Willis was incredulous as to the president’s motives.
“I think the answer you’re looking for is arrogance,” said Levy. “I think it’s just – it’s sort of this belief that if I say it’s constitutional, I think it’s constitutional, how dare you say otherwise? I’m a former constitutional law professor. I know what I’m talking about.”
“Except, from what we’ve seen the past couple of days, he kind of doesn’t know what he’s talking about or, more to the point, doesn’t even care that – I think he does know that what he’s saying is inaccurate, but he doesn’t care. He’s more concerned with the politics.”
“What did he get wrong,” asked Willis.
“Well, first of all he said that if the Court overturned the [health care reform] law it would be unprecedented, which it wouldn’t be,” Levy responded. He went on to cite Marbury v. Madison which established the principle of judicial review. “Every high school student in the country knows that. You would think the President of the United States, again a former constitutional law professor, would know that.”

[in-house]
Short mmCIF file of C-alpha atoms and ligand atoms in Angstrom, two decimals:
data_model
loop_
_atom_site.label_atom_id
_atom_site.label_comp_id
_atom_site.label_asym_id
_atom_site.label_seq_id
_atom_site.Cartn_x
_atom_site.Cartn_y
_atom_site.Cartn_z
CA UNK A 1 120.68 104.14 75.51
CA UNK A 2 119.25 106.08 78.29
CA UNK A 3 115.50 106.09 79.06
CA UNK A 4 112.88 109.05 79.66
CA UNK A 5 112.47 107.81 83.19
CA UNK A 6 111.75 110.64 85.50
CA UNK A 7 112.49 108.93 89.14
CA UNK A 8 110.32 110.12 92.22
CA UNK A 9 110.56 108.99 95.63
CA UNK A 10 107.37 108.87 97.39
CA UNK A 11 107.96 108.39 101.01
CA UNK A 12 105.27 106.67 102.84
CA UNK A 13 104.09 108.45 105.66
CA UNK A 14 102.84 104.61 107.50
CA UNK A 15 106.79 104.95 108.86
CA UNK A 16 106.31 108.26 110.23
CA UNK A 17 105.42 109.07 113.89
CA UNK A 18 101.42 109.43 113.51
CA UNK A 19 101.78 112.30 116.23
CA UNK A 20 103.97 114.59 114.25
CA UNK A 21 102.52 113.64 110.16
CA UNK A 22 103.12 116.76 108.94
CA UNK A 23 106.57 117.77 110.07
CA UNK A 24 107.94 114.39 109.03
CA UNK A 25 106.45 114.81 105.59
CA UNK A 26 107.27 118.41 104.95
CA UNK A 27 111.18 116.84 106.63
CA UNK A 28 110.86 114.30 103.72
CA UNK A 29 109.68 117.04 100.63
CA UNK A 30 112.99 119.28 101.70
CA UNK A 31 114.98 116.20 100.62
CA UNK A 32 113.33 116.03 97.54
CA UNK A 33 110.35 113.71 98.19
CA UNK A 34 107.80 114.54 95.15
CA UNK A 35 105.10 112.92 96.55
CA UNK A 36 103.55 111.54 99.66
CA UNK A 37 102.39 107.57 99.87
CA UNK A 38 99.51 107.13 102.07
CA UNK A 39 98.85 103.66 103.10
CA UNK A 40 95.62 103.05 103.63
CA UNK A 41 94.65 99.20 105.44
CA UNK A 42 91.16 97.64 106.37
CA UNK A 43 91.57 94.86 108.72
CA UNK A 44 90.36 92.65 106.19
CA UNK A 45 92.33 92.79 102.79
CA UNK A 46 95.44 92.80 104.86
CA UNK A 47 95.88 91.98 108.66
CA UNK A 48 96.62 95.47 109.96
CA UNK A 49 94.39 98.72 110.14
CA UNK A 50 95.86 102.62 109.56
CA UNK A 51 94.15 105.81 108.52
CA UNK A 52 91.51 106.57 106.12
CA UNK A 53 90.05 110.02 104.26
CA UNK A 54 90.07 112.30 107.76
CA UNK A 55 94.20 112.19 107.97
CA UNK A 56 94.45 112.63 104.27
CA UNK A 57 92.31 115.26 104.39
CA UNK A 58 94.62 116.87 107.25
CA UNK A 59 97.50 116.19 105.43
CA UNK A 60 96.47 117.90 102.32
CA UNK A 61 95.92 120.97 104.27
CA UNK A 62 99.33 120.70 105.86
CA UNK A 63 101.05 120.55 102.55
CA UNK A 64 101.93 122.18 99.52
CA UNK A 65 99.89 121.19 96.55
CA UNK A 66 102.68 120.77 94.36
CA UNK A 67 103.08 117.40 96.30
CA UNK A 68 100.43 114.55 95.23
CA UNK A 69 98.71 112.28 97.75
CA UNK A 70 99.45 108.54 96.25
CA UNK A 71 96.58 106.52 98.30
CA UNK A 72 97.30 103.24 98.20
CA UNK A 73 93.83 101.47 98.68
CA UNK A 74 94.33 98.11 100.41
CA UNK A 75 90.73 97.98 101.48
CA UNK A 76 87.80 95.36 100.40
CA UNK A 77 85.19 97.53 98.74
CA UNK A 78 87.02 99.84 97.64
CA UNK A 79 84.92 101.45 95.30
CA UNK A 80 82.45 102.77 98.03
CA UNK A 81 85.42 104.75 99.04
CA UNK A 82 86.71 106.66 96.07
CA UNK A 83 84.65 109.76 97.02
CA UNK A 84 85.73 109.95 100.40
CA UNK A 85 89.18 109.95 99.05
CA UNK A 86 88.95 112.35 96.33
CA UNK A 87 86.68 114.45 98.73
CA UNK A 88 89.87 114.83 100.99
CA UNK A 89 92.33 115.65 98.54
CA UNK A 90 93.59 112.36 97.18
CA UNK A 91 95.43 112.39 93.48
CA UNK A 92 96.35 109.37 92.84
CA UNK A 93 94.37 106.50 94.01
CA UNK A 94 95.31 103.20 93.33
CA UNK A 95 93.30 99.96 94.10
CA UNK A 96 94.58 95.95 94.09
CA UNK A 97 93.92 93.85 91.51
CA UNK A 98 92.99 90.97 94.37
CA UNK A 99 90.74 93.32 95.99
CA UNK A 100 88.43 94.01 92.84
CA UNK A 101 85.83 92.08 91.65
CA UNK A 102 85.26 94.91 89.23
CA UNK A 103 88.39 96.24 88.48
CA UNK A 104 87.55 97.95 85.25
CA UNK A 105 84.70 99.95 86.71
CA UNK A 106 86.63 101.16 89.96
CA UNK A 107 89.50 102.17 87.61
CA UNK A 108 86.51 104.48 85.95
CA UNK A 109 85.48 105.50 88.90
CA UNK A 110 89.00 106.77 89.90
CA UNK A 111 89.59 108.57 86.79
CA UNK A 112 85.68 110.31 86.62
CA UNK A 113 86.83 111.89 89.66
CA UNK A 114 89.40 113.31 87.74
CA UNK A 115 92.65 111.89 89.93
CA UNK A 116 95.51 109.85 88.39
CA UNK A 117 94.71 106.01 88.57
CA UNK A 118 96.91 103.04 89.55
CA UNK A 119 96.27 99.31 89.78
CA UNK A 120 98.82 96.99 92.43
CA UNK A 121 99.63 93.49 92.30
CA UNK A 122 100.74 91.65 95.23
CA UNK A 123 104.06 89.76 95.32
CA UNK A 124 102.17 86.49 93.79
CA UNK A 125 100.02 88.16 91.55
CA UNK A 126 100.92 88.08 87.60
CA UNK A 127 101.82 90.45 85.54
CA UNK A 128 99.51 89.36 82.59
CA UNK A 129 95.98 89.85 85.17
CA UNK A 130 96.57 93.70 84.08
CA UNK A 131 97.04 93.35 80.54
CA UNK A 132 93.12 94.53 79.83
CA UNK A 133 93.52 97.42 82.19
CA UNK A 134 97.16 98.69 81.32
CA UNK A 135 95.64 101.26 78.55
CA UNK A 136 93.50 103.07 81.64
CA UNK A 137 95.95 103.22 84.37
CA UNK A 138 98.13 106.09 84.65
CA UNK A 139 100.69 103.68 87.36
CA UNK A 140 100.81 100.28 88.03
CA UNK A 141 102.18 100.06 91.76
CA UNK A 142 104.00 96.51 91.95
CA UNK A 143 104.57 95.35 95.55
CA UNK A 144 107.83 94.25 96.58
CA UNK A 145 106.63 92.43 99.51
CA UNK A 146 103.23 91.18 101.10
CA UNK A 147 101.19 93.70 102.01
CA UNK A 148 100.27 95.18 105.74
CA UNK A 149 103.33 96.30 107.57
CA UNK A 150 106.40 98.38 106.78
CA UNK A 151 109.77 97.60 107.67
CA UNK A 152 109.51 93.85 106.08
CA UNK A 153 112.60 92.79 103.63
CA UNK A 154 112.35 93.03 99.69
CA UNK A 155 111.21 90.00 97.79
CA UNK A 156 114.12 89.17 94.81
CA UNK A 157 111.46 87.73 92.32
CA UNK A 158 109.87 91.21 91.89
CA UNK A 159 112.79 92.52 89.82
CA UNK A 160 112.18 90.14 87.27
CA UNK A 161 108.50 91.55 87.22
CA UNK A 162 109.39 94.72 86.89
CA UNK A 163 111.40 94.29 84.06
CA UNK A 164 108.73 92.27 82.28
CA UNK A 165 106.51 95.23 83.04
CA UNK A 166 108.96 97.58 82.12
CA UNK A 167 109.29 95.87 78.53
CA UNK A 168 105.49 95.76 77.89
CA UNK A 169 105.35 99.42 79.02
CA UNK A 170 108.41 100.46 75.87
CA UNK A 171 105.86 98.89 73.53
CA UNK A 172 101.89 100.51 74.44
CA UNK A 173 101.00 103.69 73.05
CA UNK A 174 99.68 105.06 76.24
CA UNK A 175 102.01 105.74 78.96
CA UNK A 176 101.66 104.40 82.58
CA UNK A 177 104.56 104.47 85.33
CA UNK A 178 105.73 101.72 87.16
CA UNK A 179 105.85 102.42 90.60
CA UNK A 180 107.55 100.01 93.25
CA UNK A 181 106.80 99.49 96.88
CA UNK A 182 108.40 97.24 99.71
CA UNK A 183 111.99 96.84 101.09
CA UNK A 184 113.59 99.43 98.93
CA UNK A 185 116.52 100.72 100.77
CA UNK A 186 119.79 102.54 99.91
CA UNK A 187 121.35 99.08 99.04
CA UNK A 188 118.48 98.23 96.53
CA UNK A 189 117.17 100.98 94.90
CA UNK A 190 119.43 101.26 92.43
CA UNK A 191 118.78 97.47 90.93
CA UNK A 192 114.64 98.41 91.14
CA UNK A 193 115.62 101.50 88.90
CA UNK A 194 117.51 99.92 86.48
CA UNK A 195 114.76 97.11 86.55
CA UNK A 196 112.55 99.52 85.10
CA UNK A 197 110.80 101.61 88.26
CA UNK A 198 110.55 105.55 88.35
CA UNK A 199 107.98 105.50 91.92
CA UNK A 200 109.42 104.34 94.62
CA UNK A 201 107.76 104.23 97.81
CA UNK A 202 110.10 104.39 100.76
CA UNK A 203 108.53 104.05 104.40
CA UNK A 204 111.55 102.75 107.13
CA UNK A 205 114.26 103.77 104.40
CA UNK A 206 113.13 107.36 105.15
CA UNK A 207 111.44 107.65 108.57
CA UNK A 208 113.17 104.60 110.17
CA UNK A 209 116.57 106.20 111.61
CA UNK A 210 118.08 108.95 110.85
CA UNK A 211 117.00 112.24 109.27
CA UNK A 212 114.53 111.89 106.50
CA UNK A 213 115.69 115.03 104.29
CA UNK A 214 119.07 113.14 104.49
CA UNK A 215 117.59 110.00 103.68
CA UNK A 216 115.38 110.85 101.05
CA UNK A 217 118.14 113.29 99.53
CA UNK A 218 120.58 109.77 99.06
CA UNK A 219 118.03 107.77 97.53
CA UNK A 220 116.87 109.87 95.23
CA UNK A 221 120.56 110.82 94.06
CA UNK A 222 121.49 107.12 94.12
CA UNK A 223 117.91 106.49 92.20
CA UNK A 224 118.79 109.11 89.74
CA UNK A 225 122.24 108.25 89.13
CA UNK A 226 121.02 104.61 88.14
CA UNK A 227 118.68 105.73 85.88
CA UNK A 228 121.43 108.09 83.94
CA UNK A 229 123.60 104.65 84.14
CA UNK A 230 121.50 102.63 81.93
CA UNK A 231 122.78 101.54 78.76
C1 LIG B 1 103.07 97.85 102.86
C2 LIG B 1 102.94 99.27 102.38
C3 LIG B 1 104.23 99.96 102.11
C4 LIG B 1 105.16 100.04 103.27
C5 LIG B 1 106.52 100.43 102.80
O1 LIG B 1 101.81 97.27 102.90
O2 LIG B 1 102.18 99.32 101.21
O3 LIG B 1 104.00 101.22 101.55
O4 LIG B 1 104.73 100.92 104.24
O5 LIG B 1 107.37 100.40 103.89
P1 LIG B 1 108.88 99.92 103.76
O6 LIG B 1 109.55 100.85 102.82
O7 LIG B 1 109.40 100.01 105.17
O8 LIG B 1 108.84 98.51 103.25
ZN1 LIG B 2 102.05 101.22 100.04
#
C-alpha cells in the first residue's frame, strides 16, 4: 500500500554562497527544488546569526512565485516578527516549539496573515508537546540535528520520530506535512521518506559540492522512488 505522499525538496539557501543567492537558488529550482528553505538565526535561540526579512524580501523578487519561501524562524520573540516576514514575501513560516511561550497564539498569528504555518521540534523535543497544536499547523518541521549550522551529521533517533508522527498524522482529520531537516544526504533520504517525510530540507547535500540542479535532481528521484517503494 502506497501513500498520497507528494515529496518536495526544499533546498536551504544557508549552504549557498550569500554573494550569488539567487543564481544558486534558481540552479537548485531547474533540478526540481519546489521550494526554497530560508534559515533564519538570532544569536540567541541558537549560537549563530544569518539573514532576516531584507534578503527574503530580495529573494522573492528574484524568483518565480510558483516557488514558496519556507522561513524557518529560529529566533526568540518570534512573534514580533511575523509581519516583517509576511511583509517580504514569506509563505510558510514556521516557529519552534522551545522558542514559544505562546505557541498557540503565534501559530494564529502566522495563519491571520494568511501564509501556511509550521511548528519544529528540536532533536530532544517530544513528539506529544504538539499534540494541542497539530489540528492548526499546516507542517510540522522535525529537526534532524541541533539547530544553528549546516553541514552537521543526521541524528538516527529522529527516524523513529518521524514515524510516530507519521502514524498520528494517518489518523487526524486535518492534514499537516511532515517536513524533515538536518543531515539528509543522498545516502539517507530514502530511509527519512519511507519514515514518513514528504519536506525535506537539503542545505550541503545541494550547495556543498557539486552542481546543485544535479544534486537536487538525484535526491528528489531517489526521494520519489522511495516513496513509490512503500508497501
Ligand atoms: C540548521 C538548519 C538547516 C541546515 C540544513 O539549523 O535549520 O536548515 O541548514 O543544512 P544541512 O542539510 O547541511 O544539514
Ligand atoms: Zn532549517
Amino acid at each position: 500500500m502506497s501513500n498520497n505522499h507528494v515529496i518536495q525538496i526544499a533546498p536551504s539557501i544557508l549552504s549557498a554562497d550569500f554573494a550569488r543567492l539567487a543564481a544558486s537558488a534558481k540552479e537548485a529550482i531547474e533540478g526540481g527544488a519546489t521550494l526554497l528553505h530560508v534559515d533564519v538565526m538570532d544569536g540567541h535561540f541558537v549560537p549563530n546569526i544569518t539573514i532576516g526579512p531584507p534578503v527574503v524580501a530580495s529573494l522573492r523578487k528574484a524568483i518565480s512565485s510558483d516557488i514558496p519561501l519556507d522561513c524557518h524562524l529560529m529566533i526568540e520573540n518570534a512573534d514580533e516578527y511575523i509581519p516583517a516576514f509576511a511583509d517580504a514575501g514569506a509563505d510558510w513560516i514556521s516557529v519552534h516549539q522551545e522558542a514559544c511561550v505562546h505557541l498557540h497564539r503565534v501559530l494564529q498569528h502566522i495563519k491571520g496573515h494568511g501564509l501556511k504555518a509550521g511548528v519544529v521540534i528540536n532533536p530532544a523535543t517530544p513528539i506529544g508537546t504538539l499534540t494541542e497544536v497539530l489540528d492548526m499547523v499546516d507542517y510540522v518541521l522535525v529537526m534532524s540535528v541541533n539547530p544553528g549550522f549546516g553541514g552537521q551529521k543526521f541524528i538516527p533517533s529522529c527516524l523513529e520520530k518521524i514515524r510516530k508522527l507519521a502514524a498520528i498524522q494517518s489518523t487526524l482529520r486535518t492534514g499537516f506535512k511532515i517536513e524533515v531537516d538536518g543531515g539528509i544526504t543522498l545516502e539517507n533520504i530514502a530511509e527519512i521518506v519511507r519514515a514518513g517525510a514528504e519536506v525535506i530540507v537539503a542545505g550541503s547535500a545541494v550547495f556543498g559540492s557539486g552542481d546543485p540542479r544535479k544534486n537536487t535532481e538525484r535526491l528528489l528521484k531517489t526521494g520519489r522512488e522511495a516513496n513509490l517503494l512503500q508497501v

Levy continued, “he said that the law was passed by a huge, overwhelming majority. I think it passed, was it, 219 – 212 in the House…”